The fun to be had in making fools of random people

This review of Bruno reminded me of one of the things that I found troubling about the Borat film, and what always troubled me about the Ali G show — the sense that at least some of the victims of the pranks didn’t really deserve the mockery. I remembered reading something about the hotel desk clerk scene in that film, and Googled around until I found the story:

I almost avoided the whole mess because I initially turned them down because we were very busy. But, they came back to me a couple of days later and said they really wanted us to be in this travel piece. The location scout came to the hotel and “interviewed” several people for the on-camera role.

I wasn’t keen on doing it myself, since my dad had died recently and my family was experiencing those horrible firsts: the first Father’s Day without him, his birthday, etc. In short, I wasn’t my usual perky self. After interviewing everyone, the location scout came back to me and said, “You’re the one that we want.” I turned them down, and, then, they came back, again – and I felt guilty that I wasn’t doing my job. I agreed to do it on a Sunday night.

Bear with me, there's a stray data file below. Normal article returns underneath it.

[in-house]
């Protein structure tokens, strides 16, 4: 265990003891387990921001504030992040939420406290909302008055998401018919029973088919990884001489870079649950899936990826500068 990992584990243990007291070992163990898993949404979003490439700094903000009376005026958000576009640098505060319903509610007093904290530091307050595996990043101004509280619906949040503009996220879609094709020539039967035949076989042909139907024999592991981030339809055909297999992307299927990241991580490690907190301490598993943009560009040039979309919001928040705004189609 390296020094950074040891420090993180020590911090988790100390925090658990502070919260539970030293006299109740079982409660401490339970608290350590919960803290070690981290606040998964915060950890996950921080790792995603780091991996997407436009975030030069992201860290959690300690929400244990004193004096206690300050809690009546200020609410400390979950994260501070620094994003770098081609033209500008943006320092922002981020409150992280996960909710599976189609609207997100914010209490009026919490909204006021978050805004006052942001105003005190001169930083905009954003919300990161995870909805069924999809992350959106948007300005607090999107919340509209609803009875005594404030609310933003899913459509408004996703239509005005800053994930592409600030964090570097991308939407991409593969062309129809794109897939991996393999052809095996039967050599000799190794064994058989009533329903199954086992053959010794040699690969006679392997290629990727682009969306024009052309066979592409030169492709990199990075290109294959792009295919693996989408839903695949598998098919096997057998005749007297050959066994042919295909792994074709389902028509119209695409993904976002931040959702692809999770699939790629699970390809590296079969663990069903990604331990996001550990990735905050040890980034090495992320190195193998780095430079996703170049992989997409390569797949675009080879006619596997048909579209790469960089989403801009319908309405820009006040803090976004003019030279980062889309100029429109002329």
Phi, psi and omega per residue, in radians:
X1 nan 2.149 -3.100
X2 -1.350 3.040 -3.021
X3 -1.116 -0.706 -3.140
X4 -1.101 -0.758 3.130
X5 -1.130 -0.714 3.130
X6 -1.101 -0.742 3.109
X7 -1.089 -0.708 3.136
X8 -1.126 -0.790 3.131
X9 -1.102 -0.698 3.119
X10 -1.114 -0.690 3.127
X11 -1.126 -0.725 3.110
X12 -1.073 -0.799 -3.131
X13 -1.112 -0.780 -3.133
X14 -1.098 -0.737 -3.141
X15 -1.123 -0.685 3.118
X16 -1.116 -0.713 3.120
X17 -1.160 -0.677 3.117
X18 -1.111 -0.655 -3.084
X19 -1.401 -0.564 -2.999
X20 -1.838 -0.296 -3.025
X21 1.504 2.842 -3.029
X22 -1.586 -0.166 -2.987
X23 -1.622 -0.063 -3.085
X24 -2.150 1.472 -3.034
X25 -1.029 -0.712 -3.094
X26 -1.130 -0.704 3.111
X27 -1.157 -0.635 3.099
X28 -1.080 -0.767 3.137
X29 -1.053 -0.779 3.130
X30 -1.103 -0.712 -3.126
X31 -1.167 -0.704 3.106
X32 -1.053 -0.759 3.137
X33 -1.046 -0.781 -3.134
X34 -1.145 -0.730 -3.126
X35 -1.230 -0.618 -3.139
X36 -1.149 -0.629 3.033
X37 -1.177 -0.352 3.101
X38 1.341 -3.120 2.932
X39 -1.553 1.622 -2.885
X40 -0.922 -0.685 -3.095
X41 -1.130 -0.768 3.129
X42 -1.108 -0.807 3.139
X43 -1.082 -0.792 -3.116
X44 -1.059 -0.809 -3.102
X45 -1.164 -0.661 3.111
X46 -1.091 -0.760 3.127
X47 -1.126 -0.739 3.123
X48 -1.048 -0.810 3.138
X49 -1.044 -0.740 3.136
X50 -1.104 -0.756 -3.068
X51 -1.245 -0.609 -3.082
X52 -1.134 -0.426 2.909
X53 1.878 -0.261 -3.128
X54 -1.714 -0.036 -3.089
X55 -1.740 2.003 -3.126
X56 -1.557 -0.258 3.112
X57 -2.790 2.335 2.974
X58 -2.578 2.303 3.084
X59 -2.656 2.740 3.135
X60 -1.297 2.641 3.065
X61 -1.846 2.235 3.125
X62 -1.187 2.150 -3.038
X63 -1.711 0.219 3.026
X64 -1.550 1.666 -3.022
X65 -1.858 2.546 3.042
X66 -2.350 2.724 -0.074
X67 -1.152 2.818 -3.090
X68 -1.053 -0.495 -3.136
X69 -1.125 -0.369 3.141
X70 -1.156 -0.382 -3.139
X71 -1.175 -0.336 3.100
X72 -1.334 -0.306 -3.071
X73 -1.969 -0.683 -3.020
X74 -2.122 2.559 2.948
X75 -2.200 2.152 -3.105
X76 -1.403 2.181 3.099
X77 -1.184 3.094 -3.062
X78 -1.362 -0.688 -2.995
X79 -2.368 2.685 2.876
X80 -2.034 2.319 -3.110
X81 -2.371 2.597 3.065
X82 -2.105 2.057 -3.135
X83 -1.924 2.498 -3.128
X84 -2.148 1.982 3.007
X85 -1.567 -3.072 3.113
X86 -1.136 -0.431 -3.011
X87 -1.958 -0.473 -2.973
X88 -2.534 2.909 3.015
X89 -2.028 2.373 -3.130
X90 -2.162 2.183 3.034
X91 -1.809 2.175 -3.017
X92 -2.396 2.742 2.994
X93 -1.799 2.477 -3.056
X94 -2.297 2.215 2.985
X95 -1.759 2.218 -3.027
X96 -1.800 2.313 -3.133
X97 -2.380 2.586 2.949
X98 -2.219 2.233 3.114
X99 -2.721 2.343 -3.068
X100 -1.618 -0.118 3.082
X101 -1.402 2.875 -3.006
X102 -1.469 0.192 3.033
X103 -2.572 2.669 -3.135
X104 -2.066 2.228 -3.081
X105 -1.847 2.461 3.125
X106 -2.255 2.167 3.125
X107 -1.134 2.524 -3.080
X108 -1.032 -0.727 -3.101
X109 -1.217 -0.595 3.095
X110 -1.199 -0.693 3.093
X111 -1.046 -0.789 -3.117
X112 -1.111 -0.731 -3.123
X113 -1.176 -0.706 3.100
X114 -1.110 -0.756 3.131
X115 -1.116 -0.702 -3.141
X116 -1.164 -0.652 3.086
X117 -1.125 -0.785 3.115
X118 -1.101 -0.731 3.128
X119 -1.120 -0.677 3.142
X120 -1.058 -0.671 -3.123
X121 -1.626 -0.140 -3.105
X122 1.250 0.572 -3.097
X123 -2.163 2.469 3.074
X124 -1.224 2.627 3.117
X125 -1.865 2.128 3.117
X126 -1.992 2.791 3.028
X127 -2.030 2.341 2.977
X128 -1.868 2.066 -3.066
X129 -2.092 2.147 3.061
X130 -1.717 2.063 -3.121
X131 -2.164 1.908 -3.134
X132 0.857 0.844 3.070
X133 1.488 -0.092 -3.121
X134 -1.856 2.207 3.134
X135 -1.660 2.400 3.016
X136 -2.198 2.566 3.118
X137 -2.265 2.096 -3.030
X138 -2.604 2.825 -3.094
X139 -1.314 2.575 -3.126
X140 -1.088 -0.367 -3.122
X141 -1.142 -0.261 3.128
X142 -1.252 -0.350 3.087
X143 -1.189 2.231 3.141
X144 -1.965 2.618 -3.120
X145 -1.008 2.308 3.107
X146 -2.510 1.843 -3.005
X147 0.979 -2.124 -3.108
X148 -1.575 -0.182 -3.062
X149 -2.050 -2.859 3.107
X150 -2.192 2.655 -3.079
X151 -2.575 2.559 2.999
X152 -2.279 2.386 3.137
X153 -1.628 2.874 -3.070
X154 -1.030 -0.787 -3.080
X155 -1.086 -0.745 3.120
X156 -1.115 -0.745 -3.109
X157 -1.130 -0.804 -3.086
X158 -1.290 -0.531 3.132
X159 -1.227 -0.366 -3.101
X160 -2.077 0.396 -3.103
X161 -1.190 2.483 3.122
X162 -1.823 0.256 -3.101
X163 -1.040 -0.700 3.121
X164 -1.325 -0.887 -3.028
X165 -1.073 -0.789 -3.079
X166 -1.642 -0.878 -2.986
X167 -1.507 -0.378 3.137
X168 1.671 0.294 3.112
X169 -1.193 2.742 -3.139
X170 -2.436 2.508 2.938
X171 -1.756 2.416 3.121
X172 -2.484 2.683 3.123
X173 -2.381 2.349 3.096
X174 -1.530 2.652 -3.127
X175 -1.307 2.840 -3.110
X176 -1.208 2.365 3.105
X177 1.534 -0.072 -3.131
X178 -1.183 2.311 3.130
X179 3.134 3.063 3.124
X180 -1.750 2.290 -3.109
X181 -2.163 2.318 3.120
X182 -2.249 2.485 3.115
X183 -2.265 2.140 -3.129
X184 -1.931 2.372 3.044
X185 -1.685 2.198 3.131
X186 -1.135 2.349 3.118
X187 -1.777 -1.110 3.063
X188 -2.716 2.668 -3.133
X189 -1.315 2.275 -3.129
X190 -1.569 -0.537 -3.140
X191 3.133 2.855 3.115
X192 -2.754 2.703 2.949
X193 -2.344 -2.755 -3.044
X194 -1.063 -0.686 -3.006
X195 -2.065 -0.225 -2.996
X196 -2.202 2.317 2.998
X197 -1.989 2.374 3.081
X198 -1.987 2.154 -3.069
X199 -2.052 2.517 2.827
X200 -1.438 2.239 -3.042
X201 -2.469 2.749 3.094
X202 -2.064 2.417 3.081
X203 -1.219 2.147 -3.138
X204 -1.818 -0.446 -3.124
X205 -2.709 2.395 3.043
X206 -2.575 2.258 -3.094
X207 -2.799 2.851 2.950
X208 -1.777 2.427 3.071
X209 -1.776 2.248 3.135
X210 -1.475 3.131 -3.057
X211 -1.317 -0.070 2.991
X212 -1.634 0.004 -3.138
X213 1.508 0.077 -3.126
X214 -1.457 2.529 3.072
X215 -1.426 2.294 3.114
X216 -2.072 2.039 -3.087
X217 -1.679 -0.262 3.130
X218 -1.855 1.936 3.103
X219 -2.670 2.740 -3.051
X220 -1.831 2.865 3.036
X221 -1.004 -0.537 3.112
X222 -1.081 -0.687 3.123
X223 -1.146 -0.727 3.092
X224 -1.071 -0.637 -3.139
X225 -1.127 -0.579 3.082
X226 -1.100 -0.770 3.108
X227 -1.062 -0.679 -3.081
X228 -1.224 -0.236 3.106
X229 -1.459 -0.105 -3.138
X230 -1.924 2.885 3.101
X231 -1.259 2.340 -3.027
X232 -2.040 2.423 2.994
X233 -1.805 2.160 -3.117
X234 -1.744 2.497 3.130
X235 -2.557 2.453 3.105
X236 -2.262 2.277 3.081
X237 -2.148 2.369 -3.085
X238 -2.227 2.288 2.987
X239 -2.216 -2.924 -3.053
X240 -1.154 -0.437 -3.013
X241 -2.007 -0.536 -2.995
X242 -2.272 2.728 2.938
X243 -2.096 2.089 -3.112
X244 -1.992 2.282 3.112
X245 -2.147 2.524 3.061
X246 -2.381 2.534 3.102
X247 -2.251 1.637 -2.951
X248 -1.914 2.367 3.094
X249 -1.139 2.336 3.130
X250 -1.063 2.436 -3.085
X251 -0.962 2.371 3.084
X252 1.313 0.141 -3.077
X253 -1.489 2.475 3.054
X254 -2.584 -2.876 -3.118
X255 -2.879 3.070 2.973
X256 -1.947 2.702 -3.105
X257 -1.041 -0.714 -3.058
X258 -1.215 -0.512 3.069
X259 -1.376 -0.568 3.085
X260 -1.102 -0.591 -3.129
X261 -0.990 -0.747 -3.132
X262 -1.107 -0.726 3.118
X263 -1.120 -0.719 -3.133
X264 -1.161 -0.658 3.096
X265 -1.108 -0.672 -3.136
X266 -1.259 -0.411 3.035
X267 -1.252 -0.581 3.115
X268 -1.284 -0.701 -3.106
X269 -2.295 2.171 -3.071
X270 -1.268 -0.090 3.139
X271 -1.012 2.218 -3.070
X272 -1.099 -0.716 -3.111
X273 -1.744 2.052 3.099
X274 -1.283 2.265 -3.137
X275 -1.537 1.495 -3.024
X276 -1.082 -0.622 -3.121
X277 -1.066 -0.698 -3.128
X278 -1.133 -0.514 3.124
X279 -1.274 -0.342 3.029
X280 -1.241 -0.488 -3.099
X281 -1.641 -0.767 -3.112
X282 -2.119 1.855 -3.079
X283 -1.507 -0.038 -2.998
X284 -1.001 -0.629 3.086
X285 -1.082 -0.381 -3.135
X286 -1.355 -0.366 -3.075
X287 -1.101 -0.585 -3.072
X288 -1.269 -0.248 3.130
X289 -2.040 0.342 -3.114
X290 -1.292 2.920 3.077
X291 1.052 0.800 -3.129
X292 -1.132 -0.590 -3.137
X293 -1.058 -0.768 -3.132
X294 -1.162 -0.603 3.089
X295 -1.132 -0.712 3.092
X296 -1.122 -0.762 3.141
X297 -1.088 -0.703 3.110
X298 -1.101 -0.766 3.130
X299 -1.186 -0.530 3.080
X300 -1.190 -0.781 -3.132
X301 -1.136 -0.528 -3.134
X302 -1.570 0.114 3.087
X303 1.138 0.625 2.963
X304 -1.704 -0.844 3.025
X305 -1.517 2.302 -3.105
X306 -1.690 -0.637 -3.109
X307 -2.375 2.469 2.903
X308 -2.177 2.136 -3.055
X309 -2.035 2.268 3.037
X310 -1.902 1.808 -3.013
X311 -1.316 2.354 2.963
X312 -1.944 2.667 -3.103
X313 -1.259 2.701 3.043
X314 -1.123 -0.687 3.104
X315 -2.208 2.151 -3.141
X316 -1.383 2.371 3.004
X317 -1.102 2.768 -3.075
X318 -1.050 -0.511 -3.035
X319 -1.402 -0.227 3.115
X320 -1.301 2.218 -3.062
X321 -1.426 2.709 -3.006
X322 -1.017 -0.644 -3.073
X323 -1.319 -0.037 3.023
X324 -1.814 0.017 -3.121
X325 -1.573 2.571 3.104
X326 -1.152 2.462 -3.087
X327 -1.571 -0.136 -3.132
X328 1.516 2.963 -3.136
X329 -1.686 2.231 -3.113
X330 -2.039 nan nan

I pulled myself together to help them, only to find myself the subject of a practical joke from which I could not extricate myself. The producers of the film didn’t know me or my background, other than I fit the profile of someone they could picture looking ridiculous on screen. It wasn’t that they were unpleasant or unkind. It was that I wasn’t even a person to them.

Disclaimer: Baron Cohen’s stuff has made me double over in laughter at times. But as I say, it also bothers me, in the way that the Daily Show’s off-site sketches sometimes bother me, with the scattershot nature of the attacks, the sense that some of the people caught in the camera’s lens are not really fair targets. The Borat film poses as social commentary, but at its heart, it’s really just about making fools of people for a cheap laugh. As the author of the linked review puts it, “There is no larger cultural point to making someone flinch by giving them a chocolate truffle you’ve stuffed with anchovies.”

… reader JG sends a link to this related New Yorker piece about Borat.